Originally published by John Deutscher, Principal PM Manager , on Monday, August 1, 2016
In part 1 , we covered how to create a script for your How-To video and get ready for recording. In today’s post we will be covering the best practices and guidance for the recording phase.
Recording the screen casts
You have a script, now what? Time to move someplace quiet and capture some video.
If you are going to be the “voice” for your video and you do not plan to have anyone do the final professional quality ‘voice over’, then the most important piece of equipment you need is, of course, a good microphone. If you plan to to just record “scratch” quality audio and later re-voice the content with a professional, then you can go with a Bluetooth or USB headset or simply the microphone built into your laptop.
In our case, we already had a very high quality USB microphone on the team that we use for podcasts. My favorite microphone for podcasting (and home recording of my acoustic guitar as well) is the Yeti from Blue Microphones . It records in high quality 16 bit audio and provides low-latency monitoring through a pair of headphones, so you can hear exactly what you are recording in the room.
To record your screen, there are a lot of tools out there that can get the job done. From open source tools, to commercial licensed tools like Camtasia, SnagIt, Skitch, Jing and more. I’ve been a long time user of TechSmith’s SnagIt . I can’t get through a day without it for sending screen captures in email to answer customer questions, or create new product ideas. SnagIt does a great job with images, but also fits most of my needs for recording video as well.
Does it support high resolution capturing? Most content you product today should be 1080p resolution. If your laptop/desktop is not powerful enough to capture 1080p, your next best resolution would be 720p.
Does the software support capturing at 30 frames per second? A lot of products limit you to 10fps or a variable frame rate. The frame rate may ramp up around screen motion or cursor movement. The downside of this is that you can get some odd stuttering effects in your video that do not look smooth when uploaded to Microsoft Stream and played back at 30fps in our default encoding settings. It’s highly recommended to record and output at 30fps. Sometimes this setting is on the conservative side (15fps or lower), and can be difficult to discover in the commercial screen capture products. For example, Snagit has a menu that is difficult to locate that provides a “ Video Quality ” setting with 3 options – Low, Medium, and High. Setting this to High Quality results in a much larger file, but at higher frame rate and quality as well.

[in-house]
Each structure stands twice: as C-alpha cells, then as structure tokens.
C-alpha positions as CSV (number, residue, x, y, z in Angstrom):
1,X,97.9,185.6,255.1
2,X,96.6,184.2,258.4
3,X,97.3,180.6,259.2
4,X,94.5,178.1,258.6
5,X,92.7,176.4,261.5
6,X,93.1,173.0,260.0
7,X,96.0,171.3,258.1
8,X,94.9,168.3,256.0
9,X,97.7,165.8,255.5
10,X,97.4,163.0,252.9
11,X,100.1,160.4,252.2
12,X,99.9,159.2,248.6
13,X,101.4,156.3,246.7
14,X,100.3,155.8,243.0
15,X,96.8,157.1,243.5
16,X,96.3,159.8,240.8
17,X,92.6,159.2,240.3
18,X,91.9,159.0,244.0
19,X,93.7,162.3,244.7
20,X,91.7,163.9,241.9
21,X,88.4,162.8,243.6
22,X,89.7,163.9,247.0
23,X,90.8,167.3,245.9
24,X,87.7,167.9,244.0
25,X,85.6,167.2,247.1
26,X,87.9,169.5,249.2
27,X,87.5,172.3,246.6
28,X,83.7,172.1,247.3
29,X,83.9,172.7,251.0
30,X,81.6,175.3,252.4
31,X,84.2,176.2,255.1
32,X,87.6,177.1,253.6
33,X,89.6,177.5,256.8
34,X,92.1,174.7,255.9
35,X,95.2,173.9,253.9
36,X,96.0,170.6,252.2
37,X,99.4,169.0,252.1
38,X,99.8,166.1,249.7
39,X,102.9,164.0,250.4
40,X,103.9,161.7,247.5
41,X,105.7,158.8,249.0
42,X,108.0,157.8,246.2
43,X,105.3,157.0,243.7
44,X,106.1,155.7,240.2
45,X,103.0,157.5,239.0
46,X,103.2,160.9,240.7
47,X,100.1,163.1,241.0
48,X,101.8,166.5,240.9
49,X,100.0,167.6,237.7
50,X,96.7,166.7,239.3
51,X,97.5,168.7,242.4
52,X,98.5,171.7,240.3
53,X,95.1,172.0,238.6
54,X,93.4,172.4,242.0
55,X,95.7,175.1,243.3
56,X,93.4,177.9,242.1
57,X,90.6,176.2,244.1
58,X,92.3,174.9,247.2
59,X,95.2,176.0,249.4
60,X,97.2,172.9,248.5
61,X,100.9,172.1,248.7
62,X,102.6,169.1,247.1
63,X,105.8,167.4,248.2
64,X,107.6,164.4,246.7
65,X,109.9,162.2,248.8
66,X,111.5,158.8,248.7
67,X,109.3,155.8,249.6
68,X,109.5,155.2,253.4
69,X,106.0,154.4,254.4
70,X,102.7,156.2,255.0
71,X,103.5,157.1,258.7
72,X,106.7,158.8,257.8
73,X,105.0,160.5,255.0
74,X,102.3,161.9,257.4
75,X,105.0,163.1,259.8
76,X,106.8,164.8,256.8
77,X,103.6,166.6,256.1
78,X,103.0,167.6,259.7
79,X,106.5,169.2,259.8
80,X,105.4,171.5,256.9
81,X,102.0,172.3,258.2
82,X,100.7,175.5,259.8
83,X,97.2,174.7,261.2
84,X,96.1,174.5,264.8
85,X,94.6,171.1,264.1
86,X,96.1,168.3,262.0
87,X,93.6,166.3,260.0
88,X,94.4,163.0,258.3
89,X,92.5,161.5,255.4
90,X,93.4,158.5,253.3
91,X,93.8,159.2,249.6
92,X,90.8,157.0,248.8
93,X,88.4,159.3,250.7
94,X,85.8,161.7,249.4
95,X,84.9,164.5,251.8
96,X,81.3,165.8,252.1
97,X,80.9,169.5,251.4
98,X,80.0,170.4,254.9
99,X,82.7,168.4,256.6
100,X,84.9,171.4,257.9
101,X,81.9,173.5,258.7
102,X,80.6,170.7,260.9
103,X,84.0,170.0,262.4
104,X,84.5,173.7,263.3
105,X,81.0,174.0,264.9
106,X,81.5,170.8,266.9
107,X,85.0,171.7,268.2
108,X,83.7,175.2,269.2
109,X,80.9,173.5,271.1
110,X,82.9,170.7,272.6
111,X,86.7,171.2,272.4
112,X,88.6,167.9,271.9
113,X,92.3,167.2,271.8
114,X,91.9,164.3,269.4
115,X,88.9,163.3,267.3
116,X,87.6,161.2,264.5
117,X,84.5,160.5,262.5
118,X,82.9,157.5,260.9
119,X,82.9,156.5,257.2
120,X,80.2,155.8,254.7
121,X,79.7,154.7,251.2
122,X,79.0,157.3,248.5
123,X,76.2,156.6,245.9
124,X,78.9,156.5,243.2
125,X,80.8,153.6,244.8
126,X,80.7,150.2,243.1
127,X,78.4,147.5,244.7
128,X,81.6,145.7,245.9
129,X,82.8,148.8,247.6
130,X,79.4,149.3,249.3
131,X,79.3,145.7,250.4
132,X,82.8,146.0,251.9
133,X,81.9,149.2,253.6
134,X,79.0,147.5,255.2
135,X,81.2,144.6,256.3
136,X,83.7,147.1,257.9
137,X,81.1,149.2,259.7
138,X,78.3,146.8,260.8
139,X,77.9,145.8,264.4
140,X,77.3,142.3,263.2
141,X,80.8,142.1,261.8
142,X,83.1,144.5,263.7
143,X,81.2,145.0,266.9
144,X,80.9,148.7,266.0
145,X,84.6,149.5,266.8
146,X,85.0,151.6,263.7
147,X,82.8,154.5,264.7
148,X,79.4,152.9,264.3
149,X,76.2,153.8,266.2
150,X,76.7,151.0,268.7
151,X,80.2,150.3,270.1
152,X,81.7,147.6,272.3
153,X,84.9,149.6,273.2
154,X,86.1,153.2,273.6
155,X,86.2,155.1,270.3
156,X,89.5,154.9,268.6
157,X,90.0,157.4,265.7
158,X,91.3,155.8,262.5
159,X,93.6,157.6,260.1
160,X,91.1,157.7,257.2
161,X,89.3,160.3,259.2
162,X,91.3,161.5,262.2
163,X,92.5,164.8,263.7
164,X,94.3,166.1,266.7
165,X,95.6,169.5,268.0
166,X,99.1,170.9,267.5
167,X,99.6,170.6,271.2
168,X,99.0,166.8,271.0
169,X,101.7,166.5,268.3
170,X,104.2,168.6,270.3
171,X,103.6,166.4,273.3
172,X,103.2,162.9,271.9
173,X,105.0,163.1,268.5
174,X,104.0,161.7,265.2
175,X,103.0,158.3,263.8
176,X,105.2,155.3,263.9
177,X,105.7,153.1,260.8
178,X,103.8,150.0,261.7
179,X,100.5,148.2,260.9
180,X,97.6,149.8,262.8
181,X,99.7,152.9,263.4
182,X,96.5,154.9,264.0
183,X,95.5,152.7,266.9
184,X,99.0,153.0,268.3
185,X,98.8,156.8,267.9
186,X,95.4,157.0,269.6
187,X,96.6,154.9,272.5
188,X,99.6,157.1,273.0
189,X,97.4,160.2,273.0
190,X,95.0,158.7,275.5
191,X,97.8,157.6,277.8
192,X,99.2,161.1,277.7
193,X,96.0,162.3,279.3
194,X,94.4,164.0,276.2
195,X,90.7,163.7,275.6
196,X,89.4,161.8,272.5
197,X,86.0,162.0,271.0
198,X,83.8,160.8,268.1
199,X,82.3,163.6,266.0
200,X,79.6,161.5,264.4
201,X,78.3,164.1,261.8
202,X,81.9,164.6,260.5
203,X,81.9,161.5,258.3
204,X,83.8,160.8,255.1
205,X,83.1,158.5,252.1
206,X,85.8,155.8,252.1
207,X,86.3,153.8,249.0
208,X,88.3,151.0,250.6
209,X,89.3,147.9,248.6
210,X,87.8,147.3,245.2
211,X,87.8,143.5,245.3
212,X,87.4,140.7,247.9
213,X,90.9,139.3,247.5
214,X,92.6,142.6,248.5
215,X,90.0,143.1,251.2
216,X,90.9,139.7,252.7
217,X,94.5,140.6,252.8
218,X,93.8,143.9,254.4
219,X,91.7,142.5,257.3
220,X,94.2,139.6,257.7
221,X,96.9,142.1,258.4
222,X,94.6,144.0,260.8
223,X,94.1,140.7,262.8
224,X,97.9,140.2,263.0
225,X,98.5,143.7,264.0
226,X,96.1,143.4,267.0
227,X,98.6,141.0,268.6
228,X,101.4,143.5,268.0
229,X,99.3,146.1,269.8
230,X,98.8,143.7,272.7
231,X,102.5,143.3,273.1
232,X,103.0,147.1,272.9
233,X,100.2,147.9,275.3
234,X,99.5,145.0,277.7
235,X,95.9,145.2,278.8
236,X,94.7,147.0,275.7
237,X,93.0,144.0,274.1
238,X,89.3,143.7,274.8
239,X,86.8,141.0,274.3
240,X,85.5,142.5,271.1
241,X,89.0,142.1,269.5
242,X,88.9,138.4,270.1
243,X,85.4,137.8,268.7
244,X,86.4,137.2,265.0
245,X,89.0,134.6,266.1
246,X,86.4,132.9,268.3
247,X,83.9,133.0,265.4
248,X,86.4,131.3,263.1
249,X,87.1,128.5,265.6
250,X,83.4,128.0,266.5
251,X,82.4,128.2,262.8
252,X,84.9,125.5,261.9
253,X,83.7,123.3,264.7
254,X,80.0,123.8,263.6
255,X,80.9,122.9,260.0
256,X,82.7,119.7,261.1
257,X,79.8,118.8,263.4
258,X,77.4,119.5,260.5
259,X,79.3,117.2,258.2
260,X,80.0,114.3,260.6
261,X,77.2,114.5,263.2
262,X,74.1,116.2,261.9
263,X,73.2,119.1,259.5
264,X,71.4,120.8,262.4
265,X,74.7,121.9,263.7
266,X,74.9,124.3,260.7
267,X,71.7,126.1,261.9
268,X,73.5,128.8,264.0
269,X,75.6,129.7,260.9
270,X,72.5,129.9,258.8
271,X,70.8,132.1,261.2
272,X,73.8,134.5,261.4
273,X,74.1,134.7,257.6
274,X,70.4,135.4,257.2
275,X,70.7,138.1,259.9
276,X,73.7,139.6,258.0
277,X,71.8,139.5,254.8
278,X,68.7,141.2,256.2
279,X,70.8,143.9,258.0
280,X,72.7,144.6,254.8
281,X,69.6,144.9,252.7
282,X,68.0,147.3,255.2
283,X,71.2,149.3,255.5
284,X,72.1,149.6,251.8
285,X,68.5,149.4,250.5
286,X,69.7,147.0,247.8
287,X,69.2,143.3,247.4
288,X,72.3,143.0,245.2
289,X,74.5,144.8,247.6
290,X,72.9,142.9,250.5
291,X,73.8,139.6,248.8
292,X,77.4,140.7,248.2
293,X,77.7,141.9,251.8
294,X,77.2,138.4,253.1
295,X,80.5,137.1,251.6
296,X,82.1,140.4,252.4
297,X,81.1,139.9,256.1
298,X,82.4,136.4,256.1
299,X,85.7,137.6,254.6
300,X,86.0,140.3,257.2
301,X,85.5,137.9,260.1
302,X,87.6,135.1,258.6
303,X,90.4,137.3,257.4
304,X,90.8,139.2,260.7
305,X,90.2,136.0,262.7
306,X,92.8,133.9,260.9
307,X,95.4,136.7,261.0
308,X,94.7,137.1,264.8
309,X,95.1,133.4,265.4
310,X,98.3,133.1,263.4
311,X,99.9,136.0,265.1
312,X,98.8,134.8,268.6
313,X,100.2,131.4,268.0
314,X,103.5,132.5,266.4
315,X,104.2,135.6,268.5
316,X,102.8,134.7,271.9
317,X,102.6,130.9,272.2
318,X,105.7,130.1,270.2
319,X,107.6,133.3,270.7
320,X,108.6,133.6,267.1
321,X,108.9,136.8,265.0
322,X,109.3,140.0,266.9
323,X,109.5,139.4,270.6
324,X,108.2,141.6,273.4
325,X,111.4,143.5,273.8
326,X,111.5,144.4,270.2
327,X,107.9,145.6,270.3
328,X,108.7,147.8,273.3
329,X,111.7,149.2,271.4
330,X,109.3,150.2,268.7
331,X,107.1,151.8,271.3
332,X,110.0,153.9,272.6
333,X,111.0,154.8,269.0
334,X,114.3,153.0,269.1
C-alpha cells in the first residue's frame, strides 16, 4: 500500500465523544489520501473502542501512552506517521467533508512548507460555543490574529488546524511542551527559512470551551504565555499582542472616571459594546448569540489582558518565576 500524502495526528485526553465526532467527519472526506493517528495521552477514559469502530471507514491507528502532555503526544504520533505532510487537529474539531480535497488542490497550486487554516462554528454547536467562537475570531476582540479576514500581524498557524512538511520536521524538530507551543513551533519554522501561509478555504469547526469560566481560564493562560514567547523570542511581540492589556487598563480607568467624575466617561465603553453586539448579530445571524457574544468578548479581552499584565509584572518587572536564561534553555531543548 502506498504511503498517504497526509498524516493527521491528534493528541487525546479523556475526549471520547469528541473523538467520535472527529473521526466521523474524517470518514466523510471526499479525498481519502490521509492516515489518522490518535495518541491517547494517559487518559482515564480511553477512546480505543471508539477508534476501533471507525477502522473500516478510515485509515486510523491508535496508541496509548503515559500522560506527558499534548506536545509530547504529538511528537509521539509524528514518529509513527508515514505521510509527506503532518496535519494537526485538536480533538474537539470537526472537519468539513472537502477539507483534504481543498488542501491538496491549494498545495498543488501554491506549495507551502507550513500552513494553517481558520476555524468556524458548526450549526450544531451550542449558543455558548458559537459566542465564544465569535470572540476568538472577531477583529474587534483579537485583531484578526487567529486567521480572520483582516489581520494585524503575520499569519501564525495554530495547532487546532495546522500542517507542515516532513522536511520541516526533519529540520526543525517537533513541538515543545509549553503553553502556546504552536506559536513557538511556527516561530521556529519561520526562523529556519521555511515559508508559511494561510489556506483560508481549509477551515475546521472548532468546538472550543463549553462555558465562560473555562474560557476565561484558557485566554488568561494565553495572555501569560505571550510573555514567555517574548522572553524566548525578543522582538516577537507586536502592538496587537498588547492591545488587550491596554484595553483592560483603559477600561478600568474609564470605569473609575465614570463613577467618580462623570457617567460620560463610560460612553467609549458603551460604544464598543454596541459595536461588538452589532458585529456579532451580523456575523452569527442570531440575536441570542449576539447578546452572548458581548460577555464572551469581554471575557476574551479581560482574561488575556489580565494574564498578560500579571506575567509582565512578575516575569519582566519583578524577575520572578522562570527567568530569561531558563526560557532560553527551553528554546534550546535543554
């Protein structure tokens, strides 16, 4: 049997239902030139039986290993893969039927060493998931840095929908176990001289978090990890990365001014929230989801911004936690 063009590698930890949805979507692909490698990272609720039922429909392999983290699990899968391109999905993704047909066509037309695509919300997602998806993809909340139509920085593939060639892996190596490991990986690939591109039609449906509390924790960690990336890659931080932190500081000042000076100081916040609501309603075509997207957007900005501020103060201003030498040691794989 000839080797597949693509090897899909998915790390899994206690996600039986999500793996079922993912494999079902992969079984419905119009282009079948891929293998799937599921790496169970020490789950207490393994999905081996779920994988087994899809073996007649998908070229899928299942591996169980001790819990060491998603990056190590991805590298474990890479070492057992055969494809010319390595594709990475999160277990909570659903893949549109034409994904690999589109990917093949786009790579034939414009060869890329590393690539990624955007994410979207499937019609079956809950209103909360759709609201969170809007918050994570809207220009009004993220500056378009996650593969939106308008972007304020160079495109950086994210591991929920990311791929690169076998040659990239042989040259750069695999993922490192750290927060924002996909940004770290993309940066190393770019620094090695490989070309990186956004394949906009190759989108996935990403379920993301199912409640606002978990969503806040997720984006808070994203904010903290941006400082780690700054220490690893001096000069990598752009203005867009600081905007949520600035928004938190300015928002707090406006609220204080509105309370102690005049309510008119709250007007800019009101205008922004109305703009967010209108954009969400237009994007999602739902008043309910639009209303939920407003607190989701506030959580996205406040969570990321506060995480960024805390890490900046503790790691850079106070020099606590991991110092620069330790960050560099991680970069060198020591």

Make sure that the software can output an MP4 file. This is a commonly used video file format that is supported by Microsoft Stream.
Check to see if the software exports MP4 files using the H.264 video codec and AAC audio codec. These codecs are widely supported by most popular products on the market today, and are the preferred format for uploading content to Microsoft Stream.
If your team is recording multiple videos, you may want to standardize on the resolution and machine that you are recording on. It’s a minor issue, but even in our final videos we ended up with different resolutions recorder by different users. Ideally they would all match in resolution and aspect ratio.